Many times as Christians, we say that we believe what we believe because the Bible says it is the truth. The problem with this claim is that no matter how true the Bible may be, there has to be another way to prove that what the Bible says is true other than the fact than the Bible itself says so. Therefore, theologians have taken on the philosophical approach; to prove the existence and nature of God from a perspective outside of the Bible in order to justify that the Bible is the truth so that we may believe everything else in the Bible.
Morris says that “[t]he aim of philosophical theology is to employ the best of philosophical methods and techniques for the purpose of gaining as much clarity as possible concerning the content of the major concepts, presuppositions, and tenets of theological commitment, as well as the many connections that exist among them.”4
A belief is our attitude towards a proposition; a claim or assertion which is frozen in time and space which would serve as a declarative sentence which would then have to be decided to be true or false. If it is true, it will have to be justified through rational evidence and arguments.
Note that there is a difference between being rational and being right, as a person could be irrational but not improbable or implausible; or be rational but not be right. At the same time, something that is implausible cannot be declared to be logically impossible and therefore, a person has every right to proceed to justify the logical plausibility of a seemingly irrational and improbable proposition.
In the study of theology, it is our part to bring together implausible rationality and truth, in which the truth is the truth whether or not we choose to believe it, or even if it is never discovered or found, because it is truth. So we can choose to believe that Jesus Christ, who is the Son of the Living God and is at the same time one with the Father and the Holy Spirit, came to Earth in the form of a human being—however irrational or highly unlikely it may seem, or we can choose to disbelief it and rule it out as utter nonsense.
Either way, it remains the truth. Discrediting these facts will not make Christ any less real than He actually is. Now if someone were to prove that what we Christians believe is not true, we will then be rationally obligated to dismantle our belief; to disregard all we have put our faith in thus far, and to search for truth elsewhere. However, over the centuries, no one has been able to successfully prove the nonexistence of God as the Christians view Him, and therefore I am able to put my trust and faith in Jesus despite the fact that He cannot be visibly seen.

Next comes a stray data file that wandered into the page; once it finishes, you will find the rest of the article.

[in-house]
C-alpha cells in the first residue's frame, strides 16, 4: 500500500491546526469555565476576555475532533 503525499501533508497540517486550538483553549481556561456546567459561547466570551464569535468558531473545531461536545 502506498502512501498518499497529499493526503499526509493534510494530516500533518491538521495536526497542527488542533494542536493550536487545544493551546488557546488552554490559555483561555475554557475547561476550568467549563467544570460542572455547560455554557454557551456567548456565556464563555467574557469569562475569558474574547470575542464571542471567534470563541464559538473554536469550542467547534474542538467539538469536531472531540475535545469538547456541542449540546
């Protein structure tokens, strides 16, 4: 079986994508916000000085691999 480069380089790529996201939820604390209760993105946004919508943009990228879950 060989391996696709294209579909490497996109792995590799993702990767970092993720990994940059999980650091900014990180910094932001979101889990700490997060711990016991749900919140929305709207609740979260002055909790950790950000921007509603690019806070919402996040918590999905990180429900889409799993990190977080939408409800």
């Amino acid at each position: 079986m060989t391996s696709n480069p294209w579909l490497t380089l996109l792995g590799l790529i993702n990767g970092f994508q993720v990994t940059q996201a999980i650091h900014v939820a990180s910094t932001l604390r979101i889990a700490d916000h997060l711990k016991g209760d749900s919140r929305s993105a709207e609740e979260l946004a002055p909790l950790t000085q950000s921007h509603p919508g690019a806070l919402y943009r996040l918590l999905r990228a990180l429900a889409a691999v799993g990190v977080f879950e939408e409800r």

This brings me back to objectivity. However subjective the act of Christian faith in Christ may seem due to the lack of empirical evidence, through solid rationalization, which proves God’s existence to be true thus resulting in the Bible being true, we are able to come to an objective view of God. Our doctrine is objective as is the Word of God. Scripture is to be taken literally; literally meaning we know when to understand the text as it is written; whether we are to take it word for word, or whether it is a metaphor or analogy or some other kind of literary style.
This also requires rational thinking, for no one in the right frame of mind would picture God literally cooking Israel in a pot. Through sound biblical exegesis and sufficient time spent with the Author of the Book, we will be able to gather the objectivity of Christianity.
If every Christian organization, every denomination, every church, and every individual would firmly ground their doctrine on a solid biblical foundation—if we would disregard all biases and stop taking Scripture out of context to apply to us the way we want it to instead of the way God meant for it to, there will be very little dispute within the body of Christ.
God has created us to be co-creators of the world He has materialized. He did not give us a complete world and leave us here with nothing to do. Similar to building a house for someone, we need to be in close contact with the person who designed it and we have to familiarize ourselves with the construction plans. We have to consult with the chief architect and pay close attention to the minute details in order to make the house reflect the designer’s creativity.
This is how it is with God. In order to reach the optimum capabilities of our human agency, we have to form a close relationship with God by knowing Him. We need to base our every action on the Bible, because it His construction plan, His roadmap, His recipe book and His personal words of encouragement. He has given it to us to get through this life and to make this world a world that is made up one people who will reflect His beauty and majesty.
1James M. Boice. Foundations of the Christian Faith (Illinois: InterVarsity Press, 1986), 25.
2Boice, Foundations, 23.
3Thomas V. Morris, Our Idea of God, (Illinois: InterVarsity Press, 1991), 16.
4Morris, Our Idea, 15-16.